A study that had a prayer, but still didn’t suceed

April 3rd, 2006

A new study on the effectiveness of intercessionary prayer in reducing complications following heart surgery seemed to show that having strangers pray for you didn’t help people recover any better than not having strangers pray for you.

(In an odd twist, viagra canada cialis patients who KNEW other people were praying for them actually fared worse than any other group in the study.)

A guest on Kathleen Dunn’s show on WPR this morning used this study as an example of why we shouldn’t mix our science and religion.

As I’ve said before, viagra I think science and relgion should just leave each other alone.

But imagine if this study HAD proven something.

What if prayer not only had a measurable effect, but it only seemed to work for a single denomination?

Maybe only Catholics got better faster.

Or Hindus.

What sort of impact would that have had on our religous beliefs?

Would it have had any at all?

Or would believers stick to their own faiths in the face of positive evidence as stubbornly as they stick to it in the face of negative evidence?

Which raises a question I’ve always been interested in: why does God work so hard to hide himself in the modern world?

In the Old Testament he spoke to us.

In the New Testament he became one of us.

When did He get so shy?

Where’s my burning bush?

Where’s my mana from heaven?

Pillars of salt? Partings of seas?

Did God suddenly become insistent on blind faith?

Or have we always just turned a blind eye to anything that disputes our faith?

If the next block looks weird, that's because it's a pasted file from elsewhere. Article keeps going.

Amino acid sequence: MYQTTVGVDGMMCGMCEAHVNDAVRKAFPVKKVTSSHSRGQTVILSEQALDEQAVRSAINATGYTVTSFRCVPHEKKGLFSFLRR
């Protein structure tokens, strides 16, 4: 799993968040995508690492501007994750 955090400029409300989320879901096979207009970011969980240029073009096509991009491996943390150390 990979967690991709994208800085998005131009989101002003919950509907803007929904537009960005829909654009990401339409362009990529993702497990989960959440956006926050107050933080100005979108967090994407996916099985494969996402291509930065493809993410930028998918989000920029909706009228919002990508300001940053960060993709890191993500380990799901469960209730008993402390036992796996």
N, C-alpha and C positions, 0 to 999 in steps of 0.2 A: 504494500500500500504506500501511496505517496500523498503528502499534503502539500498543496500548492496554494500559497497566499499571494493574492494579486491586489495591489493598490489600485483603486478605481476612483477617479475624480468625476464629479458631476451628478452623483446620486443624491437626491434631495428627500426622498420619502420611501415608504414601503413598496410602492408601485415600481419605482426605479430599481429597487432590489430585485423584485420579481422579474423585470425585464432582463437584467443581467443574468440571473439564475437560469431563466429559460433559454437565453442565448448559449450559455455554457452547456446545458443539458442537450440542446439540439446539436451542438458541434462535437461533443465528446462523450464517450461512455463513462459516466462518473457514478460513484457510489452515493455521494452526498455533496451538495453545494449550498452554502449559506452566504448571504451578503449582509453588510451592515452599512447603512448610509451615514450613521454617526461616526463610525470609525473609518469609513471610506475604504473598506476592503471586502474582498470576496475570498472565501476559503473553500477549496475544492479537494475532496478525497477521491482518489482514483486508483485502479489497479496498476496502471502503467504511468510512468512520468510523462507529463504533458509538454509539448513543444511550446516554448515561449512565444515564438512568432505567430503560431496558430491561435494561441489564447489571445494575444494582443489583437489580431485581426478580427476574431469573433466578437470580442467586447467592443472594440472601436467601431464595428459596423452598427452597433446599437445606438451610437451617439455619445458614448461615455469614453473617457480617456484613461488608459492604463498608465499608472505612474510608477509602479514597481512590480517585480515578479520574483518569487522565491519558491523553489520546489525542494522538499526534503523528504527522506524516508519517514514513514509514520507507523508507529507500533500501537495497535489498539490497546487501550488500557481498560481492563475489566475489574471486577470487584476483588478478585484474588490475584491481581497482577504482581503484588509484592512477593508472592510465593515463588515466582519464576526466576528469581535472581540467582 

(Unsurprisingly Shark and Shepherd has his own take. (A lovely one, by the way.))

Entry Filed under: Philosophy

4 Comments Add your own

  • 1. Dean Mundy  |  April 5th, 2006 at 11:25 pm

    God has always been shy, my friend. Longer periods of time have passed without God being active in the world than those periods of time when He’s active. “God is a gentlemen” He bides his time; waiting for us to seek Him.

    I haven’t studied the study, so I can’t refute it. All I can say is that any believer knows that prayer works. Not all the time; not even the way we want it to (as I think Rick explains in Scott Walker’s case).

    Can I explain God to a non-believer? Nope. I can explain my feelings, my understandings. But if I can explain God, He seeks to be God. A wonderful coincidence for Christians, I guess.

    But thanks for your thoughts and thanks for pointing me to Rick’s post.

  • 2. Administrator  |  April 5th, 2006 at 11:53 pm

    God answers all prayers.

    Sometimes, the answer is “no.” ;)

  • 3. Nick  |  April 10th, 2006 at 8:17 am

    I wouldn’t say that God suddenly got shy. We did get George Burns.

  • 4. Administrator  |  April 10th, 2006 at 11:00 am

    I wonder if God pretended to look like George Burns when John Denver got to heaven just to screw with him? ;)

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